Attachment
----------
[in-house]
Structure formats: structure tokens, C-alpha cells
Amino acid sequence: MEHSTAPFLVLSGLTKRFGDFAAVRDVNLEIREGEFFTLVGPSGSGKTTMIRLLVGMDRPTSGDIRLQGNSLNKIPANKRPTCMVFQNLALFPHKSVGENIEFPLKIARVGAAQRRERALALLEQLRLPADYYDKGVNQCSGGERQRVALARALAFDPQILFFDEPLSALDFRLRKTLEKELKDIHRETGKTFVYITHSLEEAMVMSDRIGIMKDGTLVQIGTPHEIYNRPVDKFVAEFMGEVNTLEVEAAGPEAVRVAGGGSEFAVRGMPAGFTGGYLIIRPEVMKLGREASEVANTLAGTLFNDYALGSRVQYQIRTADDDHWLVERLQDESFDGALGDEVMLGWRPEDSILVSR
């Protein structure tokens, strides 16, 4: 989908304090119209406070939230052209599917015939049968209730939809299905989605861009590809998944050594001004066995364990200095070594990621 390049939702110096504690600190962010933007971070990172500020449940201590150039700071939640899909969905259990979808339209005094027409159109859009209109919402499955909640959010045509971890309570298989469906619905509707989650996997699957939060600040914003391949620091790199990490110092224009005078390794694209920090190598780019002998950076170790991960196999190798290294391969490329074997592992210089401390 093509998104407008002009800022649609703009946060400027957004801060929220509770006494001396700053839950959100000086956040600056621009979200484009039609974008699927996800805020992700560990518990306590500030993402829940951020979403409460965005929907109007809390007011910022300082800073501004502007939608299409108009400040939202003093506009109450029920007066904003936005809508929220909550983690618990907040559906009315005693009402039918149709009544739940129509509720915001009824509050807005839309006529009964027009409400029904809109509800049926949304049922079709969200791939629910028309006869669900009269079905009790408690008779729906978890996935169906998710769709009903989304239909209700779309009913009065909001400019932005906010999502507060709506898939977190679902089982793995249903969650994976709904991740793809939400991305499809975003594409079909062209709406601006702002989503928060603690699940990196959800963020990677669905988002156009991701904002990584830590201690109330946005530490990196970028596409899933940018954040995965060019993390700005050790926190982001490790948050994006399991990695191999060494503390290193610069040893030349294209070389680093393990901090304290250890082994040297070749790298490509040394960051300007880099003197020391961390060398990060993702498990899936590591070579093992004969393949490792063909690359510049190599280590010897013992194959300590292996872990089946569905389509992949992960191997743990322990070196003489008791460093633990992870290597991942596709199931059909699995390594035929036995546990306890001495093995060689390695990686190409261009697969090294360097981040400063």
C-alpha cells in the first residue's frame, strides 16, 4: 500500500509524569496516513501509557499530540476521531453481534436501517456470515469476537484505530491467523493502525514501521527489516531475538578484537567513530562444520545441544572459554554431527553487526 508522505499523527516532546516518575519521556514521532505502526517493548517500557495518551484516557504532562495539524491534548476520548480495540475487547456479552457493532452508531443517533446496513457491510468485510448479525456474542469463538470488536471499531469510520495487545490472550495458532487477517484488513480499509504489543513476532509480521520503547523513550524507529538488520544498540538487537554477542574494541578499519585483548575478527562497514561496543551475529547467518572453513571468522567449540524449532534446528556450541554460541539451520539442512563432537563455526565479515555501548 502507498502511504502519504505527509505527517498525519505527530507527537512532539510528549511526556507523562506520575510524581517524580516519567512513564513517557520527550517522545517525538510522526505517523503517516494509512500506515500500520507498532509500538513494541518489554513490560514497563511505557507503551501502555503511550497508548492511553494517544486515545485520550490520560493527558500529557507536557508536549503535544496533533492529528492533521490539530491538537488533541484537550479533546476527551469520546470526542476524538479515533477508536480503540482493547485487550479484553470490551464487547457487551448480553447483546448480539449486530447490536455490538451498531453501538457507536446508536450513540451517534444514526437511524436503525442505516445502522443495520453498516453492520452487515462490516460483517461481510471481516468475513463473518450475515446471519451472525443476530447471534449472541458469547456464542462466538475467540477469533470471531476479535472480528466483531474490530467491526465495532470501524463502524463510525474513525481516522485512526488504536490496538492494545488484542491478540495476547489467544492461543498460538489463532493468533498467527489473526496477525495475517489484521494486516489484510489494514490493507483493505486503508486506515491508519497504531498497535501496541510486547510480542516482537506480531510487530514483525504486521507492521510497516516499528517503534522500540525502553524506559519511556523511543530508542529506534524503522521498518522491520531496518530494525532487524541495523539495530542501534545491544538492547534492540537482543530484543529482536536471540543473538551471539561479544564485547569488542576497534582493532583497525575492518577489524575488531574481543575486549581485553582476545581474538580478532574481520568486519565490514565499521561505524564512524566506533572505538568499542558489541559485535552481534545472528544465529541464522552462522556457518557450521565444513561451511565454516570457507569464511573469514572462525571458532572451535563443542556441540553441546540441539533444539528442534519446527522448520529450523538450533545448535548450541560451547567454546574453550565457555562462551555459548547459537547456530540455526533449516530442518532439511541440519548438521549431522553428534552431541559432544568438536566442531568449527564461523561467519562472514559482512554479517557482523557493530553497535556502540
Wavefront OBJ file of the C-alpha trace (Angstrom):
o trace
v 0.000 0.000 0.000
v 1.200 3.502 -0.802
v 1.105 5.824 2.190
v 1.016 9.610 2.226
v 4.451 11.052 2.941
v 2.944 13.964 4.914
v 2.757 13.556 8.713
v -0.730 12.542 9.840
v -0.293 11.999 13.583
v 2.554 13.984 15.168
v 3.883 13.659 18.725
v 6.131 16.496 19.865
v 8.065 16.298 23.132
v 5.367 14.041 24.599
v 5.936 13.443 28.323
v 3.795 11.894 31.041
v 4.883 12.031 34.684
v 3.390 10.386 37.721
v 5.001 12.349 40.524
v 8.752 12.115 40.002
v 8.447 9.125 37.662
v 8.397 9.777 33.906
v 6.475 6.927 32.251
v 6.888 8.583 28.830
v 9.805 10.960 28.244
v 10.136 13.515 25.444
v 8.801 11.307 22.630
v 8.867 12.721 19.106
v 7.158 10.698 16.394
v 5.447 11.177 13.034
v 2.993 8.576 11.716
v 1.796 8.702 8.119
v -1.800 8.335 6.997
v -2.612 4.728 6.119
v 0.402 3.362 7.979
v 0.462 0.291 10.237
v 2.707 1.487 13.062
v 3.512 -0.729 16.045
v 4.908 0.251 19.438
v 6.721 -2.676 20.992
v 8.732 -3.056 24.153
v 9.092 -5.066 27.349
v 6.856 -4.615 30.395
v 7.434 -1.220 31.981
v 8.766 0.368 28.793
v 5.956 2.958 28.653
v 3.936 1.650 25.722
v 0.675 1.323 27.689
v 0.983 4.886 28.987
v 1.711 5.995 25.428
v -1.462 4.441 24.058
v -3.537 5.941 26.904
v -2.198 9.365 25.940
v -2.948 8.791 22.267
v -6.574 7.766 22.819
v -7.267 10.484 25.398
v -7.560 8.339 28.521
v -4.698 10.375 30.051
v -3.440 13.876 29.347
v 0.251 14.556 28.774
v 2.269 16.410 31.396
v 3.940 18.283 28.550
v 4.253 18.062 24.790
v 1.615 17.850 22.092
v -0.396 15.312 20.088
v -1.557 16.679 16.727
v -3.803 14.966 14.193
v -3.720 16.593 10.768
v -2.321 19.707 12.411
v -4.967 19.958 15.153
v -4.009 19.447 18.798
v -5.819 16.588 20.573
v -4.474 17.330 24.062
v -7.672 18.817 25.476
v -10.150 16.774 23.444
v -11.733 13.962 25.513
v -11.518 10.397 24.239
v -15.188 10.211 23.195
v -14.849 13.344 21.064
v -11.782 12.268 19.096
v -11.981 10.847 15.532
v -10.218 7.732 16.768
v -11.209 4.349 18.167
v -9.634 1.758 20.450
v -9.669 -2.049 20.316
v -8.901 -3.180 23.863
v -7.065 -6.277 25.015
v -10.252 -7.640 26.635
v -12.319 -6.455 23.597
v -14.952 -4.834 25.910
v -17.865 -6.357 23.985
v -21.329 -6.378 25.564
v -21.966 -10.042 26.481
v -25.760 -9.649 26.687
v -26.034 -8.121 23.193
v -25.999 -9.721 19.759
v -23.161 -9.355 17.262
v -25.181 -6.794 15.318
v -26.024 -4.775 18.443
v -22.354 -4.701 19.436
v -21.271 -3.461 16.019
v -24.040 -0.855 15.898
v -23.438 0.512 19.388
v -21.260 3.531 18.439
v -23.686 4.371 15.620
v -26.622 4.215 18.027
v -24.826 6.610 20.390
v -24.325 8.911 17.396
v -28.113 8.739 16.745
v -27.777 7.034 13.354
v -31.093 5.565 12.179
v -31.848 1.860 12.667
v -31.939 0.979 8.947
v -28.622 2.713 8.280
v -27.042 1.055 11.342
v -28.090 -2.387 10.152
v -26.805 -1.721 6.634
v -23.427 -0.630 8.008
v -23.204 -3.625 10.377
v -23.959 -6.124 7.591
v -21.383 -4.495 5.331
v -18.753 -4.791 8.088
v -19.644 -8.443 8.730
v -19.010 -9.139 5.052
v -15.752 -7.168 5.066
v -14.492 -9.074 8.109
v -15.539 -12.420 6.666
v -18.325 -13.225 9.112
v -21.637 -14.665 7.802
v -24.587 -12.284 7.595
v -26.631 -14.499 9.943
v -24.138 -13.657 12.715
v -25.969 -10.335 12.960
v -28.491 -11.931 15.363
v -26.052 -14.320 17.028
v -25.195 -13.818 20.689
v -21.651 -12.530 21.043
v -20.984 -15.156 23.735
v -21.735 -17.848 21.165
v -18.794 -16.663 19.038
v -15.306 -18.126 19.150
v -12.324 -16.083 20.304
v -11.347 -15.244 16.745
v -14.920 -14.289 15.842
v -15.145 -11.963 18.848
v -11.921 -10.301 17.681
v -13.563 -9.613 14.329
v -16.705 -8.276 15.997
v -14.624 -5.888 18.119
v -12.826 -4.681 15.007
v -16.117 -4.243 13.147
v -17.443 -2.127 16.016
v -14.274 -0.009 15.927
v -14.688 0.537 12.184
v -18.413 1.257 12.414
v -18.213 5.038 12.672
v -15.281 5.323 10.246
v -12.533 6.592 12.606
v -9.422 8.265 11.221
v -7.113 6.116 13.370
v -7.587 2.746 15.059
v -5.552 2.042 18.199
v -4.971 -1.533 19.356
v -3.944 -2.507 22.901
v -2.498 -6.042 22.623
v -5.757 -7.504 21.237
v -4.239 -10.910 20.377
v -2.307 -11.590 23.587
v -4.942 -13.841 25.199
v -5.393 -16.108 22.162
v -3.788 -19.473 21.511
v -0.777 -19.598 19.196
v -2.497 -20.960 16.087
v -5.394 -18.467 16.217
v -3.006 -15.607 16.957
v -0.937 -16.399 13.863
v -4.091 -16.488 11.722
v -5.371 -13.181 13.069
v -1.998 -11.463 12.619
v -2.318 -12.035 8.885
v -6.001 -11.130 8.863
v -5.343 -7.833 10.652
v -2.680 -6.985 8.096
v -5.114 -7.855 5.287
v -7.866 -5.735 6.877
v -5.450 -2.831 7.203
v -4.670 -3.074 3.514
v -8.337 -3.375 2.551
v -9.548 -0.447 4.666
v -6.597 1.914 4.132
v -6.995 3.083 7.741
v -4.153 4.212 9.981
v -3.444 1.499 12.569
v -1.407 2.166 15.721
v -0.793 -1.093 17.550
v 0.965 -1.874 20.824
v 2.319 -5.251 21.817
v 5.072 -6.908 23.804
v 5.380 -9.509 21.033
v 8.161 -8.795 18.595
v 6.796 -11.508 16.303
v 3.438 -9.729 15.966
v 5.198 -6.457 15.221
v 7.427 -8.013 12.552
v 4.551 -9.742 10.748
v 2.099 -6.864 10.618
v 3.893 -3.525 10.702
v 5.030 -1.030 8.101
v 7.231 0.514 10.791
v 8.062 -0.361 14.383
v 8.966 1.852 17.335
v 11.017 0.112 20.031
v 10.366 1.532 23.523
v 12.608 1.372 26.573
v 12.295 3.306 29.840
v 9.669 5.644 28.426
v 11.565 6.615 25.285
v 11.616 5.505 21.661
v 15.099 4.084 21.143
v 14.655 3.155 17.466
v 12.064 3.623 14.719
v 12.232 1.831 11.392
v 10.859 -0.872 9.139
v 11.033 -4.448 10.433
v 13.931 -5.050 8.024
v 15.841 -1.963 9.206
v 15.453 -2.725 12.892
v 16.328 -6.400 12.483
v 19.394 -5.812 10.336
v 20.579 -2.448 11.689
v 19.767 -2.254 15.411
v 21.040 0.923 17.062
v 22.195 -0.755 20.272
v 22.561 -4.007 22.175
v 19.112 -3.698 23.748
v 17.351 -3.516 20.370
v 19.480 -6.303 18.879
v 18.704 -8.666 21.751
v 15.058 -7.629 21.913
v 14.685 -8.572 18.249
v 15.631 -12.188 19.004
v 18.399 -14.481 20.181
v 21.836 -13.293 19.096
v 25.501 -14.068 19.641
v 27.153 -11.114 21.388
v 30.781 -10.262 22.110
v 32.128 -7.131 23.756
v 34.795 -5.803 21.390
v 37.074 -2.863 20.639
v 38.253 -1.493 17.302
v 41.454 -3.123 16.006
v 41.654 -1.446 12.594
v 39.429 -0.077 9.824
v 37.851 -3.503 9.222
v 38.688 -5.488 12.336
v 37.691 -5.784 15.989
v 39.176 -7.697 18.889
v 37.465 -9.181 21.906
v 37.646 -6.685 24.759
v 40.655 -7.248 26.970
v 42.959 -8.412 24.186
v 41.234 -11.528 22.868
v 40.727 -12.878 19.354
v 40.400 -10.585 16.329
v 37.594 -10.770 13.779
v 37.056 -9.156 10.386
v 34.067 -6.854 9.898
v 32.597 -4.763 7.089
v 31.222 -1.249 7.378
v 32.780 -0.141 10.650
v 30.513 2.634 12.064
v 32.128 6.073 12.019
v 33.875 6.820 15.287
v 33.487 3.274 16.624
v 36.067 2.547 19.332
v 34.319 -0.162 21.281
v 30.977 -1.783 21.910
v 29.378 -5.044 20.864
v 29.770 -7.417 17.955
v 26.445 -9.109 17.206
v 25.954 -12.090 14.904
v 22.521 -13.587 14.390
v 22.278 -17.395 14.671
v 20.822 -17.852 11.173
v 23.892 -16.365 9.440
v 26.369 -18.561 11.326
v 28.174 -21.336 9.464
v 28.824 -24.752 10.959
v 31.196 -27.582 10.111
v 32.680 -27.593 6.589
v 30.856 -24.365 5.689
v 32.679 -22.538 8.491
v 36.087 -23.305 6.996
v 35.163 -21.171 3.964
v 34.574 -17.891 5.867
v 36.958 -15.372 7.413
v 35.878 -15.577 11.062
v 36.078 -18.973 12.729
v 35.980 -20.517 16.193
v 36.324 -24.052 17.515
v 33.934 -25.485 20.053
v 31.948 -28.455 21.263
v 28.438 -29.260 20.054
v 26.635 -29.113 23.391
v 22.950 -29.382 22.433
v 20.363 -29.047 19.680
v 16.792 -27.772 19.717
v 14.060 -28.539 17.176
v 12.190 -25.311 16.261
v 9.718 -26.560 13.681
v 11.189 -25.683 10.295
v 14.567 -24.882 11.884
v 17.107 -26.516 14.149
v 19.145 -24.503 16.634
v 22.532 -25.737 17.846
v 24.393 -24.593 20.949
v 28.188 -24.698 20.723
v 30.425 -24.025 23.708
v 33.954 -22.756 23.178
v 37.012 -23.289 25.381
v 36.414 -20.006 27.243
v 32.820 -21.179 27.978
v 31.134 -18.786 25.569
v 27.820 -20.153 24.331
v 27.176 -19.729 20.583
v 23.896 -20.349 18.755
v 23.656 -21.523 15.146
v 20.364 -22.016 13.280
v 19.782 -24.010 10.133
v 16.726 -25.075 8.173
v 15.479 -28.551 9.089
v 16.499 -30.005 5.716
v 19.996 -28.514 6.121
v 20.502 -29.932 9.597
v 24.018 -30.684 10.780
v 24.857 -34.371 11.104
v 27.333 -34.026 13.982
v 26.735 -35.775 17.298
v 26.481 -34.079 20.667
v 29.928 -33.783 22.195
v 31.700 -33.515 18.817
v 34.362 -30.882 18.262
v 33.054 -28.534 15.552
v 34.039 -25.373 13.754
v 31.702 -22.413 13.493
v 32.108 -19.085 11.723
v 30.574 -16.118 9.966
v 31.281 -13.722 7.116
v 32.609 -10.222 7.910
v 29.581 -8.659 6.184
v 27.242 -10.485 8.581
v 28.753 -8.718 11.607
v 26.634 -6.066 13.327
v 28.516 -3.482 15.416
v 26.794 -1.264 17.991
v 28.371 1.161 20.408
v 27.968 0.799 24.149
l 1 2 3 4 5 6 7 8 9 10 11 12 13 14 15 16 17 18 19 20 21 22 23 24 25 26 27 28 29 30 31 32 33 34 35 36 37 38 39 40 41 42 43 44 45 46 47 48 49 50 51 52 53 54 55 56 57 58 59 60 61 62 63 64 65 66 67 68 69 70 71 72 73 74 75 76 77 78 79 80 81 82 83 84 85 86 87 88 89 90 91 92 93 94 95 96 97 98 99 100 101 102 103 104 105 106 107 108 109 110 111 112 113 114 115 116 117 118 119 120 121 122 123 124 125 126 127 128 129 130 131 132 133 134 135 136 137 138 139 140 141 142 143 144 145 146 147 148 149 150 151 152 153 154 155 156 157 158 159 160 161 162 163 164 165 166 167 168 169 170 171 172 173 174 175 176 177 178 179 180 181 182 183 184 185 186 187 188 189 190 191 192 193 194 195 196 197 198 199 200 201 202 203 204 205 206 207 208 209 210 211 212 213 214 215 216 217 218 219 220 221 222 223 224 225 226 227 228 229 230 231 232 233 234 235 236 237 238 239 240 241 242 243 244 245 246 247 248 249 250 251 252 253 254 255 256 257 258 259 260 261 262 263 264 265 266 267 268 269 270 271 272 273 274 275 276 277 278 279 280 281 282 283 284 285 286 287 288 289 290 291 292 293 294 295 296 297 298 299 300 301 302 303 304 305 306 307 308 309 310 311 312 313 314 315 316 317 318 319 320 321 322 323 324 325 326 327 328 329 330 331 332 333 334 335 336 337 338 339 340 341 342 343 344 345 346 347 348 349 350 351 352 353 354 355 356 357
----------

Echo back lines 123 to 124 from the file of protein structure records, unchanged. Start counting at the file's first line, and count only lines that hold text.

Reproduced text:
v -28.090 -2.387 10.152
v -26.805 -1.721 6.634